Many California adults don’t have an estate plan. While it’s understandable that many people prefer not to think about death, the lack of an estate plan often results in severe stress for family members after someone dies or can no longer make decisions for themselves.
It begins with a will
Your will expresses your wishes for:
• Your estate executor: An executor manages your affairs after you die. Your will should state who you want to serve as the executor and list backup executors if your first choice is unable or unwilling to fulfill this role.
• Distribution of assets: Your will states how you want your personal assets, including savings accounts, real estate, and personal items distributed after your death.
• Care of your children: If you have minor children, your will should name a guardian for them.
End-of-life and incapacity planning
A complete estate plan should also include directions for how you wish to be cared for if you become unable to make medical and personal decisions for yourself. A living will directs medical staff to stop life support and other treatments that prolong life. A power of attorney makes sure someone can make decisions about your medical treatment and financial matters if you become incapacitated and are thus unable to do so.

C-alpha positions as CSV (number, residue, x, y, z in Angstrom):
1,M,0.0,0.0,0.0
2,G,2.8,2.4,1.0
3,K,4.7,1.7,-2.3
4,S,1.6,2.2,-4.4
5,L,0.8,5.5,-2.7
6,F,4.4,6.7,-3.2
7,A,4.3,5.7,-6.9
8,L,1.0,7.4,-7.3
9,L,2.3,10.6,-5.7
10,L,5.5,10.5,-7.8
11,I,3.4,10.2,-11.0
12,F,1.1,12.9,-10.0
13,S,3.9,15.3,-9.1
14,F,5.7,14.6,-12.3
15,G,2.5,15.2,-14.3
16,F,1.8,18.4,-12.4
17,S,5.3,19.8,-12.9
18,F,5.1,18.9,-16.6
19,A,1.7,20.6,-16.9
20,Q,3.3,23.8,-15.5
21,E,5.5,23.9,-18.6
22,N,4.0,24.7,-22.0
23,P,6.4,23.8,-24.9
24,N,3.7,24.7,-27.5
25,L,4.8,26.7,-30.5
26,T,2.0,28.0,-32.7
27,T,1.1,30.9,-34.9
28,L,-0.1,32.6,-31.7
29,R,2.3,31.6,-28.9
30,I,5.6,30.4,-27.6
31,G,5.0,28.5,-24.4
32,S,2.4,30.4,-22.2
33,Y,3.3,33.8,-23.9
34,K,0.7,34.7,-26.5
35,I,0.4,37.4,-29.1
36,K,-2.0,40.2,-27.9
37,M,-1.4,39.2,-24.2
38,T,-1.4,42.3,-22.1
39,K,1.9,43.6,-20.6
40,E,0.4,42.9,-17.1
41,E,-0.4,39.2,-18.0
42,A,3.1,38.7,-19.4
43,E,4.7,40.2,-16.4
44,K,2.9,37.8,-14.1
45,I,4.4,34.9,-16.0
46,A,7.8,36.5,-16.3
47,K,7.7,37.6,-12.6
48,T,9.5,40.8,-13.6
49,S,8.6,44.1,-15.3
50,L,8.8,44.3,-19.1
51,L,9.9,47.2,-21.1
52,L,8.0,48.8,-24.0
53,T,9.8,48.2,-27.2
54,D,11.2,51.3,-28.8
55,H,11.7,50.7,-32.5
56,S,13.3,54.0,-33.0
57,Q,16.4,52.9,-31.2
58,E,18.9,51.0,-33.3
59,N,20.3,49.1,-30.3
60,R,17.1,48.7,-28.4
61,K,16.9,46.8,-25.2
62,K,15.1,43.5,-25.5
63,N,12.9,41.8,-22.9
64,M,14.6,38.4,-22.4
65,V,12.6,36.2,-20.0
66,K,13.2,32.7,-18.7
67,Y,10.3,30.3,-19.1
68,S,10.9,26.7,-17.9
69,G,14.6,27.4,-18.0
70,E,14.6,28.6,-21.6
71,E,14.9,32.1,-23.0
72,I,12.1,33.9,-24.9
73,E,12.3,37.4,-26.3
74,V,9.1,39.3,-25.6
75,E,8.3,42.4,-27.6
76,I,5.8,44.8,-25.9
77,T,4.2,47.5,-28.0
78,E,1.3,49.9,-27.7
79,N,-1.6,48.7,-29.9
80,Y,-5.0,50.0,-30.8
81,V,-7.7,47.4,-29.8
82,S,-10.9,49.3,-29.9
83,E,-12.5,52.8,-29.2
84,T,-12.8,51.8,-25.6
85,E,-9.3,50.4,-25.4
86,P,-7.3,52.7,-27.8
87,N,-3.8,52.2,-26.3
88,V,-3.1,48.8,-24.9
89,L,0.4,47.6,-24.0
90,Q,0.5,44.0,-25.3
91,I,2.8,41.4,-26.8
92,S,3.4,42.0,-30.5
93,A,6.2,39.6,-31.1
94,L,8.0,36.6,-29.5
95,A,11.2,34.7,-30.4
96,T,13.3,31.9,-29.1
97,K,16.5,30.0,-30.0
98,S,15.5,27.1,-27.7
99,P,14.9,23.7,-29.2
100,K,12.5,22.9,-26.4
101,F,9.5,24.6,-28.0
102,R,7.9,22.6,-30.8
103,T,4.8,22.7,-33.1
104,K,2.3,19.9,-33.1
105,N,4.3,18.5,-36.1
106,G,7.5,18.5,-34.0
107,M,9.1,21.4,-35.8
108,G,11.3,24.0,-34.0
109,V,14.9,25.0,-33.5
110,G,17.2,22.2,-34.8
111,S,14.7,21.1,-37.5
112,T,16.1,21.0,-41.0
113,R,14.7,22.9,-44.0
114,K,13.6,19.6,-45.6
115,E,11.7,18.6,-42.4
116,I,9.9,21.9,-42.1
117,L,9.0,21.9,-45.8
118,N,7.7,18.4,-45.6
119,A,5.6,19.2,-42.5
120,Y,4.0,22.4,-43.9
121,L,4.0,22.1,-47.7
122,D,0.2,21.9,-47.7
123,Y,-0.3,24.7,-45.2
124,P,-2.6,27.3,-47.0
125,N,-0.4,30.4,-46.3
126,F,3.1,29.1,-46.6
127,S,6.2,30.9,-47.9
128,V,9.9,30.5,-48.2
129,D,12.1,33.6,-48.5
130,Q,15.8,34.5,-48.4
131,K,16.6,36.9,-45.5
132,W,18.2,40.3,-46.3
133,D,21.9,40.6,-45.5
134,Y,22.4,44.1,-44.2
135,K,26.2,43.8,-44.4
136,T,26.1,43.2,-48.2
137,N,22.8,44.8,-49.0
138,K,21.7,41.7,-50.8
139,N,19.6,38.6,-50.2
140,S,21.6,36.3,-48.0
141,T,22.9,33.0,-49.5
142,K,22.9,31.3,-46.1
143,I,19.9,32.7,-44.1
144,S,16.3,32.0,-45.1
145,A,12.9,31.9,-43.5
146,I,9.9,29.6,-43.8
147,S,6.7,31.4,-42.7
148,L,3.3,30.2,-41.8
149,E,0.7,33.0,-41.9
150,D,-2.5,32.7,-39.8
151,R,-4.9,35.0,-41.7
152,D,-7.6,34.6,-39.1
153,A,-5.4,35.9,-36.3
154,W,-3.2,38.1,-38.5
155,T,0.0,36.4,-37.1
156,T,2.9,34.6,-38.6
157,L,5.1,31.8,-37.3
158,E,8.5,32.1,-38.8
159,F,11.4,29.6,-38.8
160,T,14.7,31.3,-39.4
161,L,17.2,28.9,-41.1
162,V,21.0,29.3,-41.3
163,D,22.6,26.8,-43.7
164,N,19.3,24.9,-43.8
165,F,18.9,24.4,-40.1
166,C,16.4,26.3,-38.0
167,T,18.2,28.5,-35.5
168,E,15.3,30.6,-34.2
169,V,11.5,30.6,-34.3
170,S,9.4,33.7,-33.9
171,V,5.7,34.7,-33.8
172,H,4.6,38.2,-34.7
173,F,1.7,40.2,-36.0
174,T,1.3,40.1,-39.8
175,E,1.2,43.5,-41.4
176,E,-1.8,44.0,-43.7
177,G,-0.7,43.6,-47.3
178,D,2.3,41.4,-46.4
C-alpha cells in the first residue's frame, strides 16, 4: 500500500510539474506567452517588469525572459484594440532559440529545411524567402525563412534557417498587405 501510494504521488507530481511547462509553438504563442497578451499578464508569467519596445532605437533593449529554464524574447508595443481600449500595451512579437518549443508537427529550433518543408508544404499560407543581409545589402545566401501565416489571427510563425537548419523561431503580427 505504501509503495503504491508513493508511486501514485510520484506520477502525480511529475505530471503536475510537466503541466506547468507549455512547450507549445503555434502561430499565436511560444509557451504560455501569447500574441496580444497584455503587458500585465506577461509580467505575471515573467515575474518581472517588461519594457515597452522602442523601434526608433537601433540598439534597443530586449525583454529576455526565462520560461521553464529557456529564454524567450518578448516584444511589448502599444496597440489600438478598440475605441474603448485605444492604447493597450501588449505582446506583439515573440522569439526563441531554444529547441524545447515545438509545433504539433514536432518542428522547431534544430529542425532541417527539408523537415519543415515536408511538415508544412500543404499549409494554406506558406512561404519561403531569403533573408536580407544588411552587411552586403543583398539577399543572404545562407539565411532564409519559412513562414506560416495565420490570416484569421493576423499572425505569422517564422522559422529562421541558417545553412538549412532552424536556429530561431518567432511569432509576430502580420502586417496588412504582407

Not all assets are passed to others through a will. For example, retirement accounts and life insurance policies require you to name a beneficiary or beneficiaries when you set up your account or buy coverage.
Setting up a trust
One way to distribute assets outside of a will and probate court is to set up a trust to hold them. Trusts allow for the quick transfer of assets at minimal expense.
Once you’ve established an estate plan, update it regularly. Life events such as marriage, divorce, the death of a spouse, or the birth or adoption of a child may require that all of your estate planning documents, including wills and beneficiary designations, undergo revision to reflect your current situation.